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Boundless Blog

Custom Orthotics Blog

3D printing: Present Challenges, & Future Research By: Sarah Ogden, Bioengineering student at the University of California, Berkeley

Guest Blogger

 Advancements in 3D printing have garnered a lot of excitement in recent years about its potential to revolutionize industries with lots of customization or prototyping. While the orthotics industry is highly customized, there are several barriers that have limited the technology from being adopted by the industry. One of the biggest challenges was trying to blend the tactile and artistic nature of orthotics manufacturing with the quantitative nature 3D technologies. Another major hurdle that 3D printing faces in the orthopaedic space is that it is significantly harder to make minor fit adjustments to printed devices than it is to tweak ones traditional manufactured. 

My colleague Andre and I realized that a major problem orthotists have with 3D printing is the lack of physical feedback when working on a screen while also having to be more accurate with their adjustments. In light of this discovery, we decided to look into the possibility of printing an ankle-foot orthotic quickly and with minimal material that could be used to check the fit of the device. If a test-print worked well this could not only help save time and material when an orthotist was adjusting to the new technology, but could also reduce the time currently spent remaking devices where the rectifications aren’t corrective enough for patients that are trickier to cast. 

We set out to determine if we could find a setting on the 3D printer where an ankle-foot orthosis could be printed in a few hours but still be strong enough to provide useful feedback about how the device fits and if the rectifications made were sufficient. After successfully discovering functional test-print settings, we focused on determining how accurate the 3D process is. We hoped to find that dimensions and features were well preserved when moving between the physical and 3D spaces. Determining accuracy ended up being more difficult than we anticipated for several reasons. There is virtually no numerical data on foot orthotics, likely because foot and leg are challenging shapes to measure. This meant that we also needed to create methods for obtaining measurements that we could compare in both the physical and digital space.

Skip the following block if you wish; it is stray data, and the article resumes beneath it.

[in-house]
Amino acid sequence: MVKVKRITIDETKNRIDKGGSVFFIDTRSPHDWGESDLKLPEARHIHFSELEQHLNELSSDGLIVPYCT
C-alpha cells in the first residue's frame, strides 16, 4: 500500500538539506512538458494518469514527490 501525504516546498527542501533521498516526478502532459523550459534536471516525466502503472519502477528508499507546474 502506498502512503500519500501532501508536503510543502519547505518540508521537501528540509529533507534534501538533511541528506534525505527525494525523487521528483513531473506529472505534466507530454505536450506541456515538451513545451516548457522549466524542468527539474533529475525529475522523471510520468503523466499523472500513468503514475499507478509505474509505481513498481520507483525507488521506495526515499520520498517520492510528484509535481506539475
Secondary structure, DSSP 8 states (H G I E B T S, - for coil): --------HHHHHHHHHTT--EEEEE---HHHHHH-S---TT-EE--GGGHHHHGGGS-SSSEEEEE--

3dd.jpg

While the measurement methods still need refinement to further reduce human error and a larger sample size is needed to make any definitive conclusions, our results indicated that the dimensions seem to be preserved well through the entire process of scanning, rectifying, and printing. This was promising news both for the viability of a test-print as well as the future possibility to eventually shift to 3D printing when manufacturing orthotics. In the process of evaluating the accuracy it became apparent that optimizing and streamlining the scanning and digital processing will be critical before 3D technology could be potentially adopted widely by the orthotics industry. In particular, the process of scanning needs to be refined to limit unwanted distortions from tiny movements in the leg and the digital rectification software needs to make it easier to gage the extent of alterations made as it currently is hard to visually detect subtle changes.

Our work this summer revealed that there is still a lot of work that needs to be done before it is feasible to use 3D printing in the orthotics industry, but we are optimistic about the potential it has to drastically improve the efficiency of device manufacturing.  

Internship Experience; From France to Canada

Guest Blogger

My name is Janyce Pinjon and I am currently working with the technical and clinical team at Boundless Biomechanical Bracing. 

I come from a small village near Lyon in the south east of France. I applied for the Prosthetics & Orthotics French program directly after high school and was fortunate enough to pass the entrance exam on my first try! I was one of the youngest in the class. After graduating from the P&O French program, I decided that I wanted to go abroad to further my expertise and discover what it would be like to work in another country.

While attending post-secondary school in France, I also volunteered for a non-governmental organization called Handicap International which helps individuals with disabilities in developing countries. With this volunteer experience, I went to Madagascar for four weeks and knew that after my experience there, I wanted to do it again. My biggest challenge would be to improve my English and become fluent.